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In response to your second question, if the gun performs OK for you I would NOT go to the trouble and expense of setting the barrel back. I doubt that Smith will do it on the house as the gun is within spec now. I have had this done myself a time or two but only when there was a performance issue. Last time was a used gun that spit really badly, the forcing cone was very badly cut and had an obvious angel to it. Setting the barrel back and having the cone recut fixed the problem, but it really was a problem. Shoot first, decide later.
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Old 08-26-2017, 09:04 AM
Robert Finegan Robert Finegan is offline
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IF the gap is big and the cylinder end shake is small you are is good shape to shoot and shoot until the endshake becomes and issue and then fix both. If you have a lot of endshake then tighten it up, most of the time it will tighten( make the gap smaller along with it....Else you will have to reset the barrel back a turn. Lots of work and $$ for little gain


Best


-Robert
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Old 08-26-2017, 11:26 AM
Neumann Neumann is offline
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The wider the cylinder gap, the more likely to cause spatter from unburned powder or lead out the sides. That happens with a .006" gap too, but to a lesser extent. Even at its maximum, the cylinder gap has very little effect on velocity or accuracy.
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Old 08-26-2017, 03:37 PM
Kenneth07ex Kenneth07ex is offline
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The wider the cylinder gap, the more likely to cause spatter from unburned powder or lead out the sides. That happens with a .006" gap too, but to a lesser extent. Even at its maximum, the cylinder gap has very little effect on velocity or accuracy.
I have a python that had the same issue. It would spit hot pieces back at my face. Also shot lots of fire out the side. Both were symptoms of excessive gap, it wasn't that bad. Just bad enough that something needed to be addressed. Everything else about the gun was flawless. So I took it to a local Smith, and it came back fixed. It wasn't expensive either, thirty bucks or so, back in the 80s. It's a easy fix for someone that knows their business. And I agree with an earlier post about spotty workmanship at the factory. So first, find out if it even needs to be fixed. Take it out and put a few rounds thru it.
Since the factory likely won't fix it for free, and if it turns out to need fixing. I'd consider taking it someplace local. That way references can be verified, and a price, as well as what is needed, can all be agreed on beforehand. Life is too short, and revolvers are too expensive, to let this piece fall short of its full potential.
Let it be all that it can be, and you'll love it every time you take it out!
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Old 08-26-2017, 05:32 PM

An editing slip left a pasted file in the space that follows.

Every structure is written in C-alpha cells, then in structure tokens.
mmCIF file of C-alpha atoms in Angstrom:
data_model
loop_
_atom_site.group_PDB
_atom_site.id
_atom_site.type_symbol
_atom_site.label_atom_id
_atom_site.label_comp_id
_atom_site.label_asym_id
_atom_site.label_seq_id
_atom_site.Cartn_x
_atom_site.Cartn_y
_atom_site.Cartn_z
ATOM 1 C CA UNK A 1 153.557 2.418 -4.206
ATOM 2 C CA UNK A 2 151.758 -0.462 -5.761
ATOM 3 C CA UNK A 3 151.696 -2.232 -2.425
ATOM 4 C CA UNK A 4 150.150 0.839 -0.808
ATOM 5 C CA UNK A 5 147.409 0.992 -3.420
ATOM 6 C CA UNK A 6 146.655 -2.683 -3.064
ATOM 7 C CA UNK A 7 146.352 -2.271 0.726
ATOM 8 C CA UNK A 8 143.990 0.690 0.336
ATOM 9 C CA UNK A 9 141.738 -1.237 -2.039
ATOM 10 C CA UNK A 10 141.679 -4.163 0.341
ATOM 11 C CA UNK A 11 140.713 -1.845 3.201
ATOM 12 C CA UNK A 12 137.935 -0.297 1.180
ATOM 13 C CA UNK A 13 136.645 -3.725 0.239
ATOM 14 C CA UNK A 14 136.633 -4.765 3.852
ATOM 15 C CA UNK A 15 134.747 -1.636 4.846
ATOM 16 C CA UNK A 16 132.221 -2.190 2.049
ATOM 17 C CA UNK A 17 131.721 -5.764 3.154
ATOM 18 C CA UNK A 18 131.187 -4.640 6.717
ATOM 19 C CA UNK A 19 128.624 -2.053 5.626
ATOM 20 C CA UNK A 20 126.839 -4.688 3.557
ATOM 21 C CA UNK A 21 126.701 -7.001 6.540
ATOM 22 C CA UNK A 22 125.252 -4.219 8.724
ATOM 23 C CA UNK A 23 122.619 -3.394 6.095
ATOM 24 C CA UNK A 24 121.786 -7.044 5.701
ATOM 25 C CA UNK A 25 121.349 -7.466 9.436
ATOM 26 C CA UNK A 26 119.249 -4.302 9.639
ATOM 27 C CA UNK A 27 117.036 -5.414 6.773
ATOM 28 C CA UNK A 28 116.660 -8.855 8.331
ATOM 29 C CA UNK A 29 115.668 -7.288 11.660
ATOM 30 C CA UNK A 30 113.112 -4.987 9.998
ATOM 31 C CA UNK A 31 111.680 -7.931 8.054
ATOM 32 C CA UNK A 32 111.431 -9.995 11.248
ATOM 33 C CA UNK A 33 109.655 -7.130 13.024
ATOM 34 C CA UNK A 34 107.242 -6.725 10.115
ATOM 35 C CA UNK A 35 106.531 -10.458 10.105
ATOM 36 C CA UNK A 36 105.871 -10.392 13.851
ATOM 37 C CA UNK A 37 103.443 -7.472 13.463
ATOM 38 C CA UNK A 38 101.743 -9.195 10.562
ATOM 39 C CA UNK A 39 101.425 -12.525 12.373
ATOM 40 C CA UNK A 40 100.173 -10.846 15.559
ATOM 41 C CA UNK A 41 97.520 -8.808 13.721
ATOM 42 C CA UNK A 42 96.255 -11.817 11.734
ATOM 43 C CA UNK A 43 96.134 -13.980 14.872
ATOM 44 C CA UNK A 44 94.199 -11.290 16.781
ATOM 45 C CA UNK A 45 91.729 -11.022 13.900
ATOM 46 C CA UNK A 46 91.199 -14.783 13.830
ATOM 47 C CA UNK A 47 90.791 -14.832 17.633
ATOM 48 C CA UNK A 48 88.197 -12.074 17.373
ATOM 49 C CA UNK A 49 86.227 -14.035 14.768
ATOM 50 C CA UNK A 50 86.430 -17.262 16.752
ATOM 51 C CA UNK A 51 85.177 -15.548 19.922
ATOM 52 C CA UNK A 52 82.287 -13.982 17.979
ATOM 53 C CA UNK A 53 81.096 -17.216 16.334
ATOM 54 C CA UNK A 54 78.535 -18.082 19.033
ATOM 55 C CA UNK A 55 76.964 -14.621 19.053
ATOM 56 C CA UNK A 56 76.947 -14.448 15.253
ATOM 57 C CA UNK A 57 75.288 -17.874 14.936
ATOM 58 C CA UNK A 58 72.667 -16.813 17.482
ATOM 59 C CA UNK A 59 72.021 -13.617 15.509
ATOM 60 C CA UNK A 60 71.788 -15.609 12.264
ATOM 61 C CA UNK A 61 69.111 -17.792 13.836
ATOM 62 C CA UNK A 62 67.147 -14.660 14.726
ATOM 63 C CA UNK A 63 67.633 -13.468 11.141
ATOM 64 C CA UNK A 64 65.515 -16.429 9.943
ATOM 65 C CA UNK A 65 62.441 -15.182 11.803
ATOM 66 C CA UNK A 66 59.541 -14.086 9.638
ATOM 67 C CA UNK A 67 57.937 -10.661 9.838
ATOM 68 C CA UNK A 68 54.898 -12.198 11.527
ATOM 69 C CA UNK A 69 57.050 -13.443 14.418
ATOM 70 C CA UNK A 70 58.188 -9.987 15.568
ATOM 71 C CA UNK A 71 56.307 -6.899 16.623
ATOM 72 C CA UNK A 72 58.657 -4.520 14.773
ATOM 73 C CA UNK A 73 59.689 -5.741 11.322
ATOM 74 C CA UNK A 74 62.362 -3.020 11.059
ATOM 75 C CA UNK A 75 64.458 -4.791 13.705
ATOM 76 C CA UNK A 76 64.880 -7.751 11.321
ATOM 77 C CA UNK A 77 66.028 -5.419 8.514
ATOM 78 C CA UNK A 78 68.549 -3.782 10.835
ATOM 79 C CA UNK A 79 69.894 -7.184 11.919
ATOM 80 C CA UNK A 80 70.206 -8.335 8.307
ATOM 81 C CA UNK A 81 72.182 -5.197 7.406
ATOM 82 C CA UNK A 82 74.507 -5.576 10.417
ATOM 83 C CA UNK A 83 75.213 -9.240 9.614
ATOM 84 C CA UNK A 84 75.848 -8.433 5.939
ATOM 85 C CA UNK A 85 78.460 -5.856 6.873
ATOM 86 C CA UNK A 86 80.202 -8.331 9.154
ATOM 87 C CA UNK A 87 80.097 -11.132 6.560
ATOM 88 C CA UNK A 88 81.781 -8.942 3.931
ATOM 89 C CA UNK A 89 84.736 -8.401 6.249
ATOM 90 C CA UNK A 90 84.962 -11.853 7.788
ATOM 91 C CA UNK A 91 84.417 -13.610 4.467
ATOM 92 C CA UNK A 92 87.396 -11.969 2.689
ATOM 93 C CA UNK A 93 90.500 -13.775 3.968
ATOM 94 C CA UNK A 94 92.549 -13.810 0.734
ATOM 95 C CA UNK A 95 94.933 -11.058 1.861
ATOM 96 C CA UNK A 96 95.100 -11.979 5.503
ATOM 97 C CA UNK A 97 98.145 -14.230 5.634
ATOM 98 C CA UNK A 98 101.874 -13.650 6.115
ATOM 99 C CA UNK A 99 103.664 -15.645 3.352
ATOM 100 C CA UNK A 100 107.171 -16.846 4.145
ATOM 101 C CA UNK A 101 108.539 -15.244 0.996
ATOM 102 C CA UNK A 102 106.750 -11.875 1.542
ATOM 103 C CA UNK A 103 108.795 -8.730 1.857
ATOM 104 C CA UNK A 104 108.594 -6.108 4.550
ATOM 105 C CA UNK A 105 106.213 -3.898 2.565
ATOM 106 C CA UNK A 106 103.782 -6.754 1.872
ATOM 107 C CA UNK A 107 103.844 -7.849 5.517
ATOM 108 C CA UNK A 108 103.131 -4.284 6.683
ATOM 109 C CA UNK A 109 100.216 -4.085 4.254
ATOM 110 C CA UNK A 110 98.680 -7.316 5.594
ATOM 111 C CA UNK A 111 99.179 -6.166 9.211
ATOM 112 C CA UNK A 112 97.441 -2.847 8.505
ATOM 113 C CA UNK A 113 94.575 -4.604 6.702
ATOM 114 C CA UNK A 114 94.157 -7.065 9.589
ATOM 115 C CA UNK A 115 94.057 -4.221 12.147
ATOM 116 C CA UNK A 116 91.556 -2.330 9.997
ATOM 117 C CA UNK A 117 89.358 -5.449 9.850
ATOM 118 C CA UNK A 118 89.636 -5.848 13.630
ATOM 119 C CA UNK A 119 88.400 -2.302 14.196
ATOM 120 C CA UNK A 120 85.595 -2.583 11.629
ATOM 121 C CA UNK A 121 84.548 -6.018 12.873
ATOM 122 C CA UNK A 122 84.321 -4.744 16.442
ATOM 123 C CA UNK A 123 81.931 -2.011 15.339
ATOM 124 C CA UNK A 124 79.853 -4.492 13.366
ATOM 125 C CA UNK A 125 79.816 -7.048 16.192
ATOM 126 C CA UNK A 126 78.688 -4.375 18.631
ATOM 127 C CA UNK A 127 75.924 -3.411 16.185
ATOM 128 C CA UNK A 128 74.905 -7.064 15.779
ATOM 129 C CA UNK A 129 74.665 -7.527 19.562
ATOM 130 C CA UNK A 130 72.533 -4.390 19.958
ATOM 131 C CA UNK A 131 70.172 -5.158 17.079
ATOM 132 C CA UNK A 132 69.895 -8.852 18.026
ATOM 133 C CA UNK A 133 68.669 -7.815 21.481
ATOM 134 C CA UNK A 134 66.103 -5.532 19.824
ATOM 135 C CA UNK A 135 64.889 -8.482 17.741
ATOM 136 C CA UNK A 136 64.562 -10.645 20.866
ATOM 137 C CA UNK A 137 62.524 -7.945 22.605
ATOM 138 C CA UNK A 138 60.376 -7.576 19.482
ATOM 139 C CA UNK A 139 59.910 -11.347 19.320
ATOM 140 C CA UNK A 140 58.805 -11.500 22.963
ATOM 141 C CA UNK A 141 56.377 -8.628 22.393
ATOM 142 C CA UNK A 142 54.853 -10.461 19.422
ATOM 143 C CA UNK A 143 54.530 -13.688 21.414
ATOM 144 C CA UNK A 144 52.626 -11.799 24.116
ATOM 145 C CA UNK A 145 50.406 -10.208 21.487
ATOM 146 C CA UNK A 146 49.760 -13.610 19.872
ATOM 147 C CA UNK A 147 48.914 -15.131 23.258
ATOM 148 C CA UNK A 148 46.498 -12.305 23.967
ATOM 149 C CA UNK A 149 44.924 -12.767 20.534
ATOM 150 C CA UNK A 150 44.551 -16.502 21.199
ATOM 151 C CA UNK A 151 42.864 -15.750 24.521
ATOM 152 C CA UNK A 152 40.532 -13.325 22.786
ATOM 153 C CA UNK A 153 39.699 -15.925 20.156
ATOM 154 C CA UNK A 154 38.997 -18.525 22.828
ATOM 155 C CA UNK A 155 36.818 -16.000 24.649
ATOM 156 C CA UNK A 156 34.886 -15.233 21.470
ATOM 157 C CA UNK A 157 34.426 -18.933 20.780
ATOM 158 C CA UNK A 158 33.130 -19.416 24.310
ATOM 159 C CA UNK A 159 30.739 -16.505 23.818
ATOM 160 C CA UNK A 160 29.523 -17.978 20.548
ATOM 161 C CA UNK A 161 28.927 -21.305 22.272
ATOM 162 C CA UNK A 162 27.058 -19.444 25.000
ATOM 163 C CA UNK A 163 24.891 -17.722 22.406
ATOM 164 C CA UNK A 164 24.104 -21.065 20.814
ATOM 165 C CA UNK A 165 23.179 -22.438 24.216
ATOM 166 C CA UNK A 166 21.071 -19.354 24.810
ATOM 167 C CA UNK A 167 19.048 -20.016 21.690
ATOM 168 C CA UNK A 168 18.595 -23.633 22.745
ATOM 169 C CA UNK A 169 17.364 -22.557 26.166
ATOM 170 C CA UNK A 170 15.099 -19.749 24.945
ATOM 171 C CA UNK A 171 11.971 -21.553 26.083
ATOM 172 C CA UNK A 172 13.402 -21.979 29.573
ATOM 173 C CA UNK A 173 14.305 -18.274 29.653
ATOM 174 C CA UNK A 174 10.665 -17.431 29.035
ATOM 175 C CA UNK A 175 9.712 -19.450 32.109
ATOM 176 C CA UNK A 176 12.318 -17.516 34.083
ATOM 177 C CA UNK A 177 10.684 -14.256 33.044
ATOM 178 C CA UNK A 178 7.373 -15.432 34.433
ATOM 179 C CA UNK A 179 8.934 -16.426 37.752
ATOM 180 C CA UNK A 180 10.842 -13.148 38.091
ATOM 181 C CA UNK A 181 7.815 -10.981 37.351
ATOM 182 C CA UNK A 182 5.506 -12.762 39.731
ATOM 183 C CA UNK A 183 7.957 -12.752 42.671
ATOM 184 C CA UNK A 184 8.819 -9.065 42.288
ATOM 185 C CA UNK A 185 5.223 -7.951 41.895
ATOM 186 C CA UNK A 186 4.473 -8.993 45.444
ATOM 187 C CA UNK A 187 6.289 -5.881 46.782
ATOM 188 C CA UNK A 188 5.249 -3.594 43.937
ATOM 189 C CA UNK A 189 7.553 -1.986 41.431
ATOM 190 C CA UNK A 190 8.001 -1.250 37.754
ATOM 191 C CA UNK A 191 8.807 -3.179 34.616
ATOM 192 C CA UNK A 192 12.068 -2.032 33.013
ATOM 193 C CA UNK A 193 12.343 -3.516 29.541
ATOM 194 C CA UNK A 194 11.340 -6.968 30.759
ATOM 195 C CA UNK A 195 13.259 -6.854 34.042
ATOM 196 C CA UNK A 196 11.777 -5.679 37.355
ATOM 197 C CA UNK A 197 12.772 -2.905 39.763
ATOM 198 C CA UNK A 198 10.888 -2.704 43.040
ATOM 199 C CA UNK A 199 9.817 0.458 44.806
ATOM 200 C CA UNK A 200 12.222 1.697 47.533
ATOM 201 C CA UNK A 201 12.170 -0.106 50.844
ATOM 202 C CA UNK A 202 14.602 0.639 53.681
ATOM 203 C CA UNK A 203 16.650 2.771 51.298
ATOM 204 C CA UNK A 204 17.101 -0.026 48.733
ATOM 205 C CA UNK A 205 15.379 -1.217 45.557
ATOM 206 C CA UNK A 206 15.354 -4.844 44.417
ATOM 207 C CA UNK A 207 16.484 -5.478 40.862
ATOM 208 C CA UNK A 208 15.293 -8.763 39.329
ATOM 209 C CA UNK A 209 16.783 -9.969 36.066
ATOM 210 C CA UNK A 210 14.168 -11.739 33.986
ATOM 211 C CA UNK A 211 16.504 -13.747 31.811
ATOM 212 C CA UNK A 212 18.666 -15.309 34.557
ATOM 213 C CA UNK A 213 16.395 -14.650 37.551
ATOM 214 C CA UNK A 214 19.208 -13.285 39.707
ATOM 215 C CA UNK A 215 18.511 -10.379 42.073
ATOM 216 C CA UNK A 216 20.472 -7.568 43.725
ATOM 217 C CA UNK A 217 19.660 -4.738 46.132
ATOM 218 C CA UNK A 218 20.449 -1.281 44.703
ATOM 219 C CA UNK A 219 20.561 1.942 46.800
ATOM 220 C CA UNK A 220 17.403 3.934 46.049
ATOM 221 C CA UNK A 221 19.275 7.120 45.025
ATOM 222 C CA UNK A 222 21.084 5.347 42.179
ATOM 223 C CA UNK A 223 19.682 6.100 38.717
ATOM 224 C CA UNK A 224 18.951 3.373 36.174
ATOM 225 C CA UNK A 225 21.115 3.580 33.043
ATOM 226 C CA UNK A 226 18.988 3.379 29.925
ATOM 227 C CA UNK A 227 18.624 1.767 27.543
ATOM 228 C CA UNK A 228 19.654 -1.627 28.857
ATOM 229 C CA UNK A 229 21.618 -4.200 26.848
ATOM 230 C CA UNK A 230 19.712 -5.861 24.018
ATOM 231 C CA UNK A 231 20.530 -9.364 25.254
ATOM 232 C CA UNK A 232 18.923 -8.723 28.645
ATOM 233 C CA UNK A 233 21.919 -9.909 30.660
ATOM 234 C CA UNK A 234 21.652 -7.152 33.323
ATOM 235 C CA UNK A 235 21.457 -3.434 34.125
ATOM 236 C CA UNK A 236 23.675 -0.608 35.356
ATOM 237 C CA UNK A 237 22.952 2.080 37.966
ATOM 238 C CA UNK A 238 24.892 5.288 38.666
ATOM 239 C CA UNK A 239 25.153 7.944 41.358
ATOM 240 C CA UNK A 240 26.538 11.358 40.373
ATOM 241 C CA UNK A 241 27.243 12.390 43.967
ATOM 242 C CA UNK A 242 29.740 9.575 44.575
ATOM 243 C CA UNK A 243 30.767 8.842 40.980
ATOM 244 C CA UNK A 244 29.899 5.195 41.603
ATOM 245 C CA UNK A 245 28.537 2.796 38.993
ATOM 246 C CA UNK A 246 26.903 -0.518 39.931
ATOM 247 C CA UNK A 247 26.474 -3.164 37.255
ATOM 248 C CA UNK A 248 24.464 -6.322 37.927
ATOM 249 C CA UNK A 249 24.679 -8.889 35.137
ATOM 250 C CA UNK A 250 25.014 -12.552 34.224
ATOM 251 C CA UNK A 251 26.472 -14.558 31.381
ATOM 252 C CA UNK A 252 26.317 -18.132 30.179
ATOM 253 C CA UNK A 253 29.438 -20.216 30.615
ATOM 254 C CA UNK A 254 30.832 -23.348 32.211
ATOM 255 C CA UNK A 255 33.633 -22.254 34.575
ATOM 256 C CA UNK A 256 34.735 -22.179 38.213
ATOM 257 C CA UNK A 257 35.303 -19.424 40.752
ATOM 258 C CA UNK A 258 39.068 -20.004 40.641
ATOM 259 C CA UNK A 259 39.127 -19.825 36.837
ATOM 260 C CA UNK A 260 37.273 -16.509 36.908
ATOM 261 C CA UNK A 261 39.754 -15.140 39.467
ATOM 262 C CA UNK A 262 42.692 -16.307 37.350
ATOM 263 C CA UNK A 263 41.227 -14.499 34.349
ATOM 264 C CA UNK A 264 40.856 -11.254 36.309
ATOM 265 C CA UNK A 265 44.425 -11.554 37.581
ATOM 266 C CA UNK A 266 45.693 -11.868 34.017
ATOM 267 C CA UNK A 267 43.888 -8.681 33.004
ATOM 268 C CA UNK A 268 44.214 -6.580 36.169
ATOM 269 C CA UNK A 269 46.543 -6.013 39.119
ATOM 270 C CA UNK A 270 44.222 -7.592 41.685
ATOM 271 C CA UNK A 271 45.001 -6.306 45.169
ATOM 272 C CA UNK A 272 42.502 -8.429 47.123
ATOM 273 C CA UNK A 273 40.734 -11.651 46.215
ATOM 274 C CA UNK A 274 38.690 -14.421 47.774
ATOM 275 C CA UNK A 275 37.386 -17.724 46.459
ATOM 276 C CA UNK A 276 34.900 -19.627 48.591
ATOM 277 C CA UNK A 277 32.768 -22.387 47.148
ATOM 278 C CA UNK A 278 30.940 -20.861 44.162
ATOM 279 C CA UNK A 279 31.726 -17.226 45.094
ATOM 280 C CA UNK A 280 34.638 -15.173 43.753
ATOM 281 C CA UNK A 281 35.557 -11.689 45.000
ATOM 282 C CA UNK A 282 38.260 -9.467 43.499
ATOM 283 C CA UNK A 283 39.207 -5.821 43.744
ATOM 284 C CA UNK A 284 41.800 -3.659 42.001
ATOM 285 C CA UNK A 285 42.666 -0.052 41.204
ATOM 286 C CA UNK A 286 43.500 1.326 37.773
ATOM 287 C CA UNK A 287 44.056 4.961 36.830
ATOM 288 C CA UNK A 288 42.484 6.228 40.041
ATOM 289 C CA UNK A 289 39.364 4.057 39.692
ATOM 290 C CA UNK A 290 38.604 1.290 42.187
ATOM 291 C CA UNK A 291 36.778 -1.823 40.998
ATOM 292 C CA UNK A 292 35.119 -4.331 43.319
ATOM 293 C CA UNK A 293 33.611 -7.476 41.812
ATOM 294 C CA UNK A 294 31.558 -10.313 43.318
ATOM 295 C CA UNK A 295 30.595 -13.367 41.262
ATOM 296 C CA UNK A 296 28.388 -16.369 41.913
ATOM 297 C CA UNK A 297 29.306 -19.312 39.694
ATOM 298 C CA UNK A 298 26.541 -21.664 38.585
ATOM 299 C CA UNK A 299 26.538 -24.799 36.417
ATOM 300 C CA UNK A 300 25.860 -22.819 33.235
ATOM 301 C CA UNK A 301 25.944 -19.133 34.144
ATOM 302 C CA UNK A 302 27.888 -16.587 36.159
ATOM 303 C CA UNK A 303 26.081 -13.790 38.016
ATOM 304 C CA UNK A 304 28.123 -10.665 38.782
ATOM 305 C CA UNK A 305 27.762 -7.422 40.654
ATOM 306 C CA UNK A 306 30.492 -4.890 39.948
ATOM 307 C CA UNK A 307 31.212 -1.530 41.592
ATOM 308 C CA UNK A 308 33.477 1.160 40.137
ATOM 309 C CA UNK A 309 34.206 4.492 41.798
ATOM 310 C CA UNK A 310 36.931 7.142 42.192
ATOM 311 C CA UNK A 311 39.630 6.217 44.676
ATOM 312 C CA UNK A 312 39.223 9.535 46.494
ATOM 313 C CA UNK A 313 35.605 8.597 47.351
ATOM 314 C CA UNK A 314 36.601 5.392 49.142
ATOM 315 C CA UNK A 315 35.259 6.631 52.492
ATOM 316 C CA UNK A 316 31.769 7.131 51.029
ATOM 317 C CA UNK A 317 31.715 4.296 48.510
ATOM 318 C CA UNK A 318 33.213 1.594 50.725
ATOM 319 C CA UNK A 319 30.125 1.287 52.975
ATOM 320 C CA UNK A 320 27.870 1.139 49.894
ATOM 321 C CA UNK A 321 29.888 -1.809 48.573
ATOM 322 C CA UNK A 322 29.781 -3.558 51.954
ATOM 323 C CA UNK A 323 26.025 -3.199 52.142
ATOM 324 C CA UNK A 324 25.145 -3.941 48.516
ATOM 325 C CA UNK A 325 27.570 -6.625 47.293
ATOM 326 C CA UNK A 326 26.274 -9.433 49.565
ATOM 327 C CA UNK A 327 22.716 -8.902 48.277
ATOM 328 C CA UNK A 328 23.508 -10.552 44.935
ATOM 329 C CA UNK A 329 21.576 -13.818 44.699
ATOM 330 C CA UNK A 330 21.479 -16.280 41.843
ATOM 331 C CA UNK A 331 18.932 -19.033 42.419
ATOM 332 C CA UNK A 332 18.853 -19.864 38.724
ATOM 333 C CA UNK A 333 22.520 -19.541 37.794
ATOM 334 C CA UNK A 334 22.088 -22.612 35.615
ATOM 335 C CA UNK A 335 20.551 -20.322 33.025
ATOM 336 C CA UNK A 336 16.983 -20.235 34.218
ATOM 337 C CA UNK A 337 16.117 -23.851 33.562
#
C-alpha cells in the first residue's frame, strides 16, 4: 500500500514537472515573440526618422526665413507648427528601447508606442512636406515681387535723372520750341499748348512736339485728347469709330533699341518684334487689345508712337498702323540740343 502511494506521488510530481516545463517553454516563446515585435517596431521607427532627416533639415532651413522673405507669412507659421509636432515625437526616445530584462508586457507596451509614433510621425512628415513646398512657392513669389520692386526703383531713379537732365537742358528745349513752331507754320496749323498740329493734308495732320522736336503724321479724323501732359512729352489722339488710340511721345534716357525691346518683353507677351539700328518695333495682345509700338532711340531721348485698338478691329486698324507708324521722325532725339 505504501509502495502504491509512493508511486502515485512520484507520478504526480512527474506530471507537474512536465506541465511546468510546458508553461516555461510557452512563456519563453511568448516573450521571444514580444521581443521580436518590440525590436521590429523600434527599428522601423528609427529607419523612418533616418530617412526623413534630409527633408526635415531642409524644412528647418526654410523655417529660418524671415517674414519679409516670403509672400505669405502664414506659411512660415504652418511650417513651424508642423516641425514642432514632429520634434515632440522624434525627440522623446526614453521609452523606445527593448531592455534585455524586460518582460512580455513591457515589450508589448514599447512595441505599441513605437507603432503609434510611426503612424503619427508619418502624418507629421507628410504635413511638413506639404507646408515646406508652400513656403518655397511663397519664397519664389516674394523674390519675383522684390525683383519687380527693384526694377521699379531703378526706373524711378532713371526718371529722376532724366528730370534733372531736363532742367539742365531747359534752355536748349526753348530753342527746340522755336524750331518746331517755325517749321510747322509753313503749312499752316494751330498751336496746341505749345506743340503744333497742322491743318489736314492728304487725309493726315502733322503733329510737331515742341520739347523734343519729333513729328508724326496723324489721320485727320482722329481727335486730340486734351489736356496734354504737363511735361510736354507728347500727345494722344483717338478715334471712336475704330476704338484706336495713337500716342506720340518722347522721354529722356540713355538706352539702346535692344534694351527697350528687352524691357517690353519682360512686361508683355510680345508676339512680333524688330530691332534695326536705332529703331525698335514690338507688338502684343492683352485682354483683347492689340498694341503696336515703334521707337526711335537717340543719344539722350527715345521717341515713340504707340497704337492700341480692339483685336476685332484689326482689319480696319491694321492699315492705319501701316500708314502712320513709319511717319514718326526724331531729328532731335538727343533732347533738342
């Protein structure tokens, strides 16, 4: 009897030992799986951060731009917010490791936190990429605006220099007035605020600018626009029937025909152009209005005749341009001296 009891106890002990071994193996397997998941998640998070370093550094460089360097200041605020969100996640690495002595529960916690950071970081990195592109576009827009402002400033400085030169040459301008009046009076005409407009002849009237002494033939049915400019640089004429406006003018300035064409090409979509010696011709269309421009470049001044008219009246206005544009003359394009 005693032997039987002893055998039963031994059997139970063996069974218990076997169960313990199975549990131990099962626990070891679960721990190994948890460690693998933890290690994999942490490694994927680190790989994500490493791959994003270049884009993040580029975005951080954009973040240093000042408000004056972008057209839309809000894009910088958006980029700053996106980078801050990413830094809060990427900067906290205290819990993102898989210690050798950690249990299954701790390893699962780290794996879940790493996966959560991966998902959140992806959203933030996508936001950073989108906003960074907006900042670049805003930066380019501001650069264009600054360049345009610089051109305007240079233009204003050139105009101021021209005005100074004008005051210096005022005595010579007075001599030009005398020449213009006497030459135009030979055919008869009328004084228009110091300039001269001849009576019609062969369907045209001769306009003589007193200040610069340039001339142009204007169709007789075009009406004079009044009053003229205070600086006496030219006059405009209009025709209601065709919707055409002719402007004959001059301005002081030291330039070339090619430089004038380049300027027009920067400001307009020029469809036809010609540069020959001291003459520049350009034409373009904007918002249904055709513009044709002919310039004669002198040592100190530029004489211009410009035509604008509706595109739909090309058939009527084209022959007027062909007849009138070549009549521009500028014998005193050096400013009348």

GeoJelly GeoJelly is online now
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Kinda sorta on-topic - S&W removed a 4-in M64 barrel and installed a 3-in barrel that I provided for a half-hour labor ($45 last year). Couple of assumptions follow: my guess is they'd do it (set back) for you - but I bet the labor would be at least an hour to 1.5-hr. Plus the $45 estimate fee (which I assume paid, in my case, for the ship-to label) and $35 shipping back. At 1.5-hr - I'd guess it would cost $135 + $45 + $35 ... $215. A 586-Comp is a pretty nice handgun - I'd cut my SBUX trips for a couple of months and send it to them if it really bothers you ...
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Old 08-26-2017, 08:20 PM
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Quote:
Originally Posted by Jacky View Post
triggershims.com has shims available that might improve that easily without any special tools or mods. I agree with OK. Shoot the hell out of it and don't fret. 586/686 are some of S&W's finest models and a pleasure to handle and shoot. Personally I wouldn't send anything back to Smith unless it needed machine work. Their quality control is inconsistent. Get a book and learn to do a little smithing. Most things I have resolved needed nothing more than little polishing and lubrication, sometimes a shim or so. Hey but that's just my opinion and I have a revolver affliction.
Cylinder shims sold by trigger shims do absolutely NOTHING for barrel cylinder gap except to enlarge it, not make it smaller.
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Old 08-27-2017, 07:23 AM
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I carry a feeler gauge with me when I go to a gun show, store or to look at a gun at someones home. If the B/C Gap exceeds .006" I will pass on it as that is my outermost limit. Most of my Revolvers are .004 - .005 but some do go to .006" - nothing more.

I was shooting with a friend last year who purchased a used M60-3 and I was complaining of being constantly hit with spitting lead and powder. He brought the gun over afterwards and we measured a .009" B/C Gap - which is the explanation for the spitting lead.

Yes, the BC Gap can be fixed however the expense is pretty high and best to avoid the situation in the first place. IMHO there are STILL plenty of vintage Revolvers available so a buyer can still be somewhat discriminating. Personally - I'd pay a little more for what I deem a "mechanically perfect gun" rather than to save $50 - $100 bucks and then have to spend even more to remedy problems of "out of spec". Just my opinion of course. Because gun smithing is so expensive now-days, I believe the money should be spent on a better gun instead of fixing a cheaper one.

There are a few exceptions if one works and repairs his own stuff, has all the tools, parts and knowledge. I am one of those guys and if I am sure I can remedy a minor problem myself with little outlay, I might go ahead and buy an example that falls into that category, but many here just have to pay, wait and be disappointed in the long run. It pays to be aware of what costs really are now.

Last edited by chief38; 08-27-2017 at 07:34 AM.
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Old 08-30-2017, 08:48 AM
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I have set barrels back and find 6 to 8 thousandths my ideal. Smaller and I get tie ups. 10 thousandths would be fine with me. Also these guns are not as precision as we want to think. Cylinder movement can vary 1 or 2 thousandths as it rotates with all the "play" in the system(how the cylinder fits on the yoke etc .) people willsay it does not but they are dreaming. It makes no difference in how the shoot unless it is extreme and then it does need to be addressed .